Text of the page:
Hillary Clinton isn’t a lock for the 2016 Elections: Google searches for US Senator Elizabeth Warren surpassed the former US Secretary of State just last month with a ratio of 6 to 5. Interest in bowling (+85% since October) is growing faster than Facebook (-4%) and Youtube (-2%), and there is a lot more interest in smoking marijuana than tobacco (58 vs. 19 on average). Those are just three of the surprising findings from ConvergEx's latest survey of social engagement using Google Trends.
Until now, central banks have restricted monetary policy to domestic economic management; this is now evolving into the more dangerous stage of internationalisation through competitive devaluations. The gold price is an early warning of future monetary and currency troubles, and it is now becoming apparent how they may transpire. The ECB move to give easy money to profligate Eurozone politicians is likely to have important ramifications well beyond Europe, and together with parallel actions by the Bank of Japan, can now be expected to increase demand for physical gold in the advanced economies once more.
Swiss National Bank Scraps Hard Franc Ceiling, Replaces With Soft Ceiling Instead Local Press ReportsSubmitted by Tyler Durden on 02/01/2015 11:59 -0400
Three weeks ago, what the SNB really did was be the first developed central bank to admit defeat in the global currency wars, realizing that contrary to "popular" Magic Money Tree opinion, it does not have an infinite balance sheet. And now the time has come to pay the price for delaying reality by over three years. To many this was a welcome move as it means after several years of horrendous monetary policies, Switzerland has finally regained some monetary sense, and while the near-term economic (and stock market) pain may be acute, the long-term will be thankful. And then, earlier today, we read that the SNB didn't learn its lesson after all, and instead of a hard EURCHF 1.20 floor, it is now unofficially targeting an exchange rate of 1.05-1.10 per Euro, aka a "soft", kinda/sorta Swiss Franc cap, according to Schweiz am Sonntag.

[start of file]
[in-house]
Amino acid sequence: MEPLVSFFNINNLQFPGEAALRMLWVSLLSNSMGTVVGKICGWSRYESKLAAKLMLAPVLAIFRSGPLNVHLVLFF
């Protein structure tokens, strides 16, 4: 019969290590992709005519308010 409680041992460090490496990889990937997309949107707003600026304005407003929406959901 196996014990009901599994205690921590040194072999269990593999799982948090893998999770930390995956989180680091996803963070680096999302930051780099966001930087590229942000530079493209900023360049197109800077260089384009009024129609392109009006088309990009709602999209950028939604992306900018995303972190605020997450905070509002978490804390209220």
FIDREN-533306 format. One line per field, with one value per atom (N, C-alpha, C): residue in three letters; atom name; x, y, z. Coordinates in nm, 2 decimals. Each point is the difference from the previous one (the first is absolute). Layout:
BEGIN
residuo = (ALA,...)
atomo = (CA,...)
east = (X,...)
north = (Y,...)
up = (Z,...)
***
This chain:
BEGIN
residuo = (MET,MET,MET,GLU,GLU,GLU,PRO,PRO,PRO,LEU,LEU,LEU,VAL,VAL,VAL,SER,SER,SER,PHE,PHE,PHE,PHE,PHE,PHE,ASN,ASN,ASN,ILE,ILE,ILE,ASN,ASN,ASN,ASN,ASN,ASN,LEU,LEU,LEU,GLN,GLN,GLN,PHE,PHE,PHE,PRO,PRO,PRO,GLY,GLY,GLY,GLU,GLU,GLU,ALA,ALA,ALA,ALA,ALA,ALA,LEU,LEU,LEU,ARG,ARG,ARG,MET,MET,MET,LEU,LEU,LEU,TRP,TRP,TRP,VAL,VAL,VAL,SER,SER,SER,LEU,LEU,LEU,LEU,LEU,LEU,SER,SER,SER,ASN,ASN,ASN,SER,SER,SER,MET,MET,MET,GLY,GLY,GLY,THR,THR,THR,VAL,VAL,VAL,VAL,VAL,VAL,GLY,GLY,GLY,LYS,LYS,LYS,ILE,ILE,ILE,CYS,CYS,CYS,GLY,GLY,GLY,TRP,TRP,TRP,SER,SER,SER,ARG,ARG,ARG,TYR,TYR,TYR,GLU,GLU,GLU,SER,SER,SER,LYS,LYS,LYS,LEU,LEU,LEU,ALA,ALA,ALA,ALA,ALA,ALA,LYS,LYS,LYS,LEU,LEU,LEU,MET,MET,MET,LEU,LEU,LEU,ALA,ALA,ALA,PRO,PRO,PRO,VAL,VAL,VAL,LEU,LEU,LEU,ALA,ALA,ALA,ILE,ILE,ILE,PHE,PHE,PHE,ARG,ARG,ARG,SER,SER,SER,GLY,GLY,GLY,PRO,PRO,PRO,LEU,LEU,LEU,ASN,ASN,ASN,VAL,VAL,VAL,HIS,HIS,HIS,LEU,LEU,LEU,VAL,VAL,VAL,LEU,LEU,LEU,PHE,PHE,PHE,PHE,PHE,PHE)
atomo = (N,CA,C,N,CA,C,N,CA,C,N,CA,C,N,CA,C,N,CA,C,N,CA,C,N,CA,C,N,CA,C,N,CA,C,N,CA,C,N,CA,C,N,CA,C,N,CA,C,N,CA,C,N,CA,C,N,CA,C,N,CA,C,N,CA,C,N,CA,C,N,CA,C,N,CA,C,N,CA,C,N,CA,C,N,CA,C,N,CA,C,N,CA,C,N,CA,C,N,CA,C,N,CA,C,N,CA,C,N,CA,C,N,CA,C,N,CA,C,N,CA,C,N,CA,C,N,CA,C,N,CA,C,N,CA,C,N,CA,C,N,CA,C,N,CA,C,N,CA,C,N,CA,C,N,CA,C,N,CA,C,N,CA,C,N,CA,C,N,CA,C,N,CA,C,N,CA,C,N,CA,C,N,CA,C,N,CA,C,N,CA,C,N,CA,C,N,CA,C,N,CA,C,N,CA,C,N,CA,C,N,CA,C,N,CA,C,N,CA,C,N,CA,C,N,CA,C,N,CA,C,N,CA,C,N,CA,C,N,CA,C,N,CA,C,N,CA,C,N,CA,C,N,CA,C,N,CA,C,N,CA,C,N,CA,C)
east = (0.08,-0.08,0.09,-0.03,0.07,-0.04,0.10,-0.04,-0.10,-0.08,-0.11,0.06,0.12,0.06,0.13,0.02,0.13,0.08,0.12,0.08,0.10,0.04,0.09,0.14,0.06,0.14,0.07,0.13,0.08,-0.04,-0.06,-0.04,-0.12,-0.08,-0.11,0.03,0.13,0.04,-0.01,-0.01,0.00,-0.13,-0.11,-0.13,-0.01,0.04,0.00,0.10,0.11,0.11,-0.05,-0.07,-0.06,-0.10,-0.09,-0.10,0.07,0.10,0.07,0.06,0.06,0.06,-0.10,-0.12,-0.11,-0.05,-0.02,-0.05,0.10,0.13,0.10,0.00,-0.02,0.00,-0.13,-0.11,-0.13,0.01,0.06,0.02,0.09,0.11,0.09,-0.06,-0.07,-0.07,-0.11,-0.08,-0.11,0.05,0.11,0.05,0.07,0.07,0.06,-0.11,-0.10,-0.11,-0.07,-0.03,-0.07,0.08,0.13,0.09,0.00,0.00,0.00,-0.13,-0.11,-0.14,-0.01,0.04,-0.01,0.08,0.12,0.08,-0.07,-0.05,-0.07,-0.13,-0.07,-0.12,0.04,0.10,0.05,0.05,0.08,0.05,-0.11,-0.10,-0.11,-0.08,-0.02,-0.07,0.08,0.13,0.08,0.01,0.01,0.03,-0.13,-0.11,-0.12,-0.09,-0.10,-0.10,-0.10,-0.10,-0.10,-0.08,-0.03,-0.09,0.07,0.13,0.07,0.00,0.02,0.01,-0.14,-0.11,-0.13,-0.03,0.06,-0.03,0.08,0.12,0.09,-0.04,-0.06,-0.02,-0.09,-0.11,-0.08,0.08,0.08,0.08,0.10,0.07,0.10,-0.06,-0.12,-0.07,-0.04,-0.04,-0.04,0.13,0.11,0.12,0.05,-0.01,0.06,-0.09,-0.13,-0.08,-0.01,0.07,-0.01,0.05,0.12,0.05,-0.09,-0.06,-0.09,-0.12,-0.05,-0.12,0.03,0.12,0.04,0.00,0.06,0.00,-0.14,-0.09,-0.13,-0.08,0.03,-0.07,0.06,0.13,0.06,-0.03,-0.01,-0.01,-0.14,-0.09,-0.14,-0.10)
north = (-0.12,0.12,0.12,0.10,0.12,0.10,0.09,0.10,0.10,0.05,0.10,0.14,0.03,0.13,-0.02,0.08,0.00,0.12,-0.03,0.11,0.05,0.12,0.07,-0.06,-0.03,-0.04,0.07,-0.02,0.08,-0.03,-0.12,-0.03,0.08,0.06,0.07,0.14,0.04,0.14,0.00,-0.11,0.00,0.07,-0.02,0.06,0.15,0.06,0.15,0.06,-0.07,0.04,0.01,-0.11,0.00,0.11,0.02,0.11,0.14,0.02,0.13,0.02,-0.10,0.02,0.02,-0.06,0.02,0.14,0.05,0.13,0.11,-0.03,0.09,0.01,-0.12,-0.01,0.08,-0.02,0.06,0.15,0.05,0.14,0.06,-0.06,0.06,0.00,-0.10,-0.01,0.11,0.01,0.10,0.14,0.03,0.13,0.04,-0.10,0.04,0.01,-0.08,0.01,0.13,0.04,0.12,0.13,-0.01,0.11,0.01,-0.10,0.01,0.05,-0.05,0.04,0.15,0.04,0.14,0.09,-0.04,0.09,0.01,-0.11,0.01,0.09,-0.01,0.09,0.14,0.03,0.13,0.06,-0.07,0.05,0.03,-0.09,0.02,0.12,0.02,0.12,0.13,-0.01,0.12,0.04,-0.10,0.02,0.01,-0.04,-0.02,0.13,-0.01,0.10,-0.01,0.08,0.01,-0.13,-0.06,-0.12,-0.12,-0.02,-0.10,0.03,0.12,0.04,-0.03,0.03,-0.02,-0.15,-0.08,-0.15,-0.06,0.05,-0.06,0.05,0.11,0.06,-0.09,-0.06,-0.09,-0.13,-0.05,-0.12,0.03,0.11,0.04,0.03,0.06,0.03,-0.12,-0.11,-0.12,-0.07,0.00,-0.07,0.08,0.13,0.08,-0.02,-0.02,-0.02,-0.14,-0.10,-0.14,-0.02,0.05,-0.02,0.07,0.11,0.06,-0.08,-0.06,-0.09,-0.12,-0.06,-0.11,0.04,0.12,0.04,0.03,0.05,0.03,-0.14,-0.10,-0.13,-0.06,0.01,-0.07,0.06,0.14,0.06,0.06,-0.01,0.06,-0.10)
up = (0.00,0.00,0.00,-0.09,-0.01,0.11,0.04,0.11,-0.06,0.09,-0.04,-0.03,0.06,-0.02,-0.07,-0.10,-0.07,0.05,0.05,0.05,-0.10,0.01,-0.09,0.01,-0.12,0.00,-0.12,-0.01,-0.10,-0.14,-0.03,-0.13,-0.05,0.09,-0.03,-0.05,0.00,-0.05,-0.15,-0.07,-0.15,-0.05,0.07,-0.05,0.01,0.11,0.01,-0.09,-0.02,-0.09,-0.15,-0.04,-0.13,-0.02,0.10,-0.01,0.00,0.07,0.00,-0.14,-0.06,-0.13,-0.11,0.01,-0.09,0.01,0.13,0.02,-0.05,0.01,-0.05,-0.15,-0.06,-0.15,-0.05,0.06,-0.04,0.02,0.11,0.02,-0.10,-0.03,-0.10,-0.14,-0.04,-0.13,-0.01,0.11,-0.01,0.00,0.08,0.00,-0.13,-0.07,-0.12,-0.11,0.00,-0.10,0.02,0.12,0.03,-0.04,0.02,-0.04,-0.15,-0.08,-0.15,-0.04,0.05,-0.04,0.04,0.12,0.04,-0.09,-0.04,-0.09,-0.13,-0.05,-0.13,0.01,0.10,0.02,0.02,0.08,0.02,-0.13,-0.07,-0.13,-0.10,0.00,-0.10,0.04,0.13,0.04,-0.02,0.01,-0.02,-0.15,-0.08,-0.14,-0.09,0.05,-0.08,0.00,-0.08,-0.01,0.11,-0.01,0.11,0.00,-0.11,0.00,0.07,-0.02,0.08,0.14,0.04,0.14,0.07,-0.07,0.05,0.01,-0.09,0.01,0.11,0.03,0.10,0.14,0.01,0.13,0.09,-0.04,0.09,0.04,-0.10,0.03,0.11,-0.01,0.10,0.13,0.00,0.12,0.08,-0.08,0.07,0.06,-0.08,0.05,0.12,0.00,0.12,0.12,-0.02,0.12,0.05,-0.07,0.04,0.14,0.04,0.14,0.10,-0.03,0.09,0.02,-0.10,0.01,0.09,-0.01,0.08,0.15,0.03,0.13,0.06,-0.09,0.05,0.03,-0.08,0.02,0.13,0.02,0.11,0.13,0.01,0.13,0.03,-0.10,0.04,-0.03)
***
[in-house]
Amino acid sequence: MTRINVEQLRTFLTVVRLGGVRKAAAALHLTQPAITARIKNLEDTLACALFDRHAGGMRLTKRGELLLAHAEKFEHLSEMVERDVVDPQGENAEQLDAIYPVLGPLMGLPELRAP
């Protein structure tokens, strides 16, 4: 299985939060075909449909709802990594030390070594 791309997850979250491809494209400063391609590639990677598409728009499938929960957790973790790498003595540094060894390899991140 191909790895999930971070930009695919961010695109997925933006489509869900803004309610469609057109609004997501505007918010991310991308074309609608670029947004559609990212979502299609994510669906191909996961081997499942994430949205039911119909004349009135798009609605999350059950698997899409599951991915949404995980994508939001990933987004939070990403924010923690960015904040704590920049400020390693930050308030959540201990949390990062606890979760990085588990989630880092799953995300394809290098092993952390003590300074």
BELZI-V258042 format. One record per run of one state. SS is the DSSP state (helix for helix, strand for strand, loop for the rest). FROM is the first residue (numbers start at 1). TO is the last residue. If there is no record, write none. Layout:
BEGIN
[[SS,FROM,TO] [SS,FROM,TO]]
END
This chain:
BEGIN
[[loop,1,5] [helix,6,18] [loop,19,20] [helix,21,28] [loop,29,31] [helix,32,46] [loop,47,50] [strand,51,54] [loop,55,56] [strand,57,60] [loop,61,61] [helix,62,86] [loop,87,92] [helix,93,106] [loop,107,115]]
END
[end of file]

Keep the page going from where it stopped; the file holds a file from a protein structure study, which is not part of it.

Simple near-term outlook.
While the US daytime trading session has lately become a desperate attempt to expand multiples on the declining earnings of the S&P500, thanks to recurring BOJ intervention in the USDJPY, to keep the S&P above the 100 SMA at all costs including generous central banker verbal intervention then it is during the US overnight session when global deflationary reality reasserts itself with a vengeance, and sure enough at last check, the 10 Year has rallied with 10Y yield hitting 1.71% before this morning’s 4Q GDP release, as well as following the latest deflation number of -0.6% out of Europe (worse than the -0.5% expected) which was the biggest price decline on the continent since 2009. "Treasuries remained well bid overnight due to month-end index adjustments. Some talk of a reallocation from equities to bonds trade going through in both Asia and continuing in Europe," ED&F Man head of rates and credit trading Tom di Galoma wrote in a note to explain the latest Great Unrotation, if only until the Virtu HFT algos get the full blessing of the Fed to ramp the USDJPY, and thus the stock market.